Takeaways from the INGRES annual meeting

It is a good tradition that the President of the Swiss Patent Court takes the opportunity to directly address users of the court at the occasion of the annual INGRES conference, and to remind them (or inform for the first time) of certain procedural aspects of relevance for practitioners.

The new President Mark Schweizer did not break with this tradition:

1.   Workload

Mark Schweizer informed about the current workload at the court and presented the figures of the first six months of 2018. Nothing out of the ordinary, actually.

received until
June 30
disposed of until
June 30
Infringement w/o counterclaim 5 6
Nullity w/o counterclaim 2 1
Infringement and nullity 1 2
Ownership 1
Claim 1
Miscellaneous 1 1
Total 9 12
received until
June 30
disposed of until
June 30
injunctive relief / preservation 3 1
Description 1 1
Total 4 2

2.   Amendment of the PatCA

The amendements to the PatCA will come into effect as of August 1, 2018, with the most important aspect being that not only the President but also the second ordinary judge (currently Tobias Bremi) may preside over proceedings in the capacity of instructing judge.

See this Blog here for further information about the forthcoming changes.

3.   Anonymisation of decisions

Decisions in summary proceedings will not be anonymised anymore (decisions in main proceedings had not been anonymised anyway); see this Blog here.

No rule without exception: If you feel that special circumstances require your decision to be published only in anonymised form, a reasoned request should be filed.

4.   Case management

a)   Less Doodle

Figuring out a convenient date with Doodle apparently turned out to be more and more time consuming for the court (see this Blog here for further information).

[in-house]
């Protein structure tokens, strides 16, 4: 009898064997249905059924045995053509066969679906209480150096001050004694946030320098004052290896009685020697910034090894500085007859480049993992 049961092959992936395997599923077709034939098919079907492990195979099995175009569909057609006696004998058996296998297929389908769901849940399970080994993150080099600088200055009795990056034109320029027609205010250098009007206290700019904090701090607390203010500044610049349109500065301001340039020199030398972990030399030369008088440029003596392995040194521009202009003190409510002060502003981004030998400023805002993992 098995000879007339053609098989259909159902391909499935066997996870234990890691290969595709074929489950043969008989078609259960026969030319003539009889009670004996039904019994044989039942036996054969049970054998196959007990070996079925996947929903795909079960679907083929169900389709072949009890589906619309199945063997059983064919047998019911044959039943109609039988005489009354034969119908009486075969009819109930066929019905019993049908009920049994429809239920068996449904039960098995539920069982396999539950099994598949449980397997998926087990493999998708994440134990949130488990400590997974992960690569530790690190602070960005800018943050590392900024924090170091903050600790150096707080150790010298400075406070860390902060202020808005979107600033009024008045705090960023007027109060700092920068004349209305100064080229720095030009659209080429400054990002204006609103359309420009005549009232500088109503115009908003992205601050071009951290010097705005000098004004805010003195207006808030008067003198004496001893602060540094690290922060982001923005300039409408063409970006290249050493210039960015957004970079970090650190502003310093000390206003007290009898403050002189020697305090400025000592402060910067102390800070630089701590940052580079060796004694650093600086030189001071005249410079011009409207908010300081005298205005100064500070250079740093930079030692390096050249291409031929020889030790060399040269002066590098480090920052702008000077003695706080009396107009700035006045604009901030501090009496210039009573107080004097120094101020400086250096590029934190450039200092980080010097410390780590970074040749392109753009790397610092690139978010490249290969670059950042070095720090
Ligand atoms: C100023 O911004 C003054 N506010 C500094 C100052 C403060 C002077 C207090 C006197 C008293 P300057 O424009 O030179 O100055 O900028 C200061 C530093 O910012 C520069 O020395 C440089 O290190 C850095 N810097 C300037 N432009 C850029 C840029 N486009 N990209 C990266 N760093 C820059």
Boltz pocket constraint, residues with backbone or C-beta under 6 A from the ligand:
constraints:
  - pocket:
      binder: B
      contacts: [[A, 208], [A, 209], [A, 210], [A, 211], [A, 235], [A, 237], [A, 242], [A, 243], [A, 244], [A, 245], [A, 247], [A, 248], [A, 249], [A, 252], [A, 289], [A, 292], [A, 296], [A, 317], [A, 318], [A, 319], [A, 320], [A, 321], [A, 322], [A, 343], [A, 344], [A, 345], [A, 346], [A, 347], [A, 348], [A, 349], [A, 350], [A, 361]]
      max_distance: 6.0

Henceforth, parties will only provided once with a set of only three dates to choose from in a Doodle form (not five dates as under the previous regime), whenever possible in three different weeks and on different days of the week.

b)   Preparatory hearing

The parties are summoned to a preparatory hearing not only when both sides desire so, but even if only one side does. And the hearing will be held even if the other side does not appear.

Again, no rule without exception. But one should be prepared that there is no chance to hide from unpleasant provisional opinions or questions of the court; see this Blog here (item 2) for further information.

c)   Timeline of proceedings

If no settlement can be reached at the preparatory hearing, a timeline is established for the further course of the proceedings, to ease projectability for the parties and the court; see Art. 8 of the Guidelines on Proceedings.

The date of the main hearing will likely not be fixable at the preparatory hearing, since the full panel of judges is not yet established at that time. But still, a time frame for the hearing will be indicated at the preparatory hearing, with the exact date being fixed thereafter.

It remains to be seen how this works out in practice. Mark Schweizer made the reservation that changes to this procedure are not excluded, in view of the planning fallacy:

The planning fallacy is that you make a plan, which is usually a best-case scenario. Then you assume that the outcome will follow your plan, even when you should know better.

— Daniel Kahneman

d)   Single exchange of briefs in summary proceedings

The typical course of actions in summary proceedings is:

  • reqest for interim injunctive relief;
  • defendant’s answer;
  • no second exchange of briefs;
  • plaintiff’s limited reply to validity issues raised by defendant (if any);
  • expert opinion of the judge-rapporteur;
  • the parties comment on the expert opinion at the hearing (orally).

4.   Specific cases

The President briefly presented the following decisions:

  • O2017_025, discussed on this Blog here;
  • S2018_001, discussed on this Blog here.

Reported by Martin WILMING


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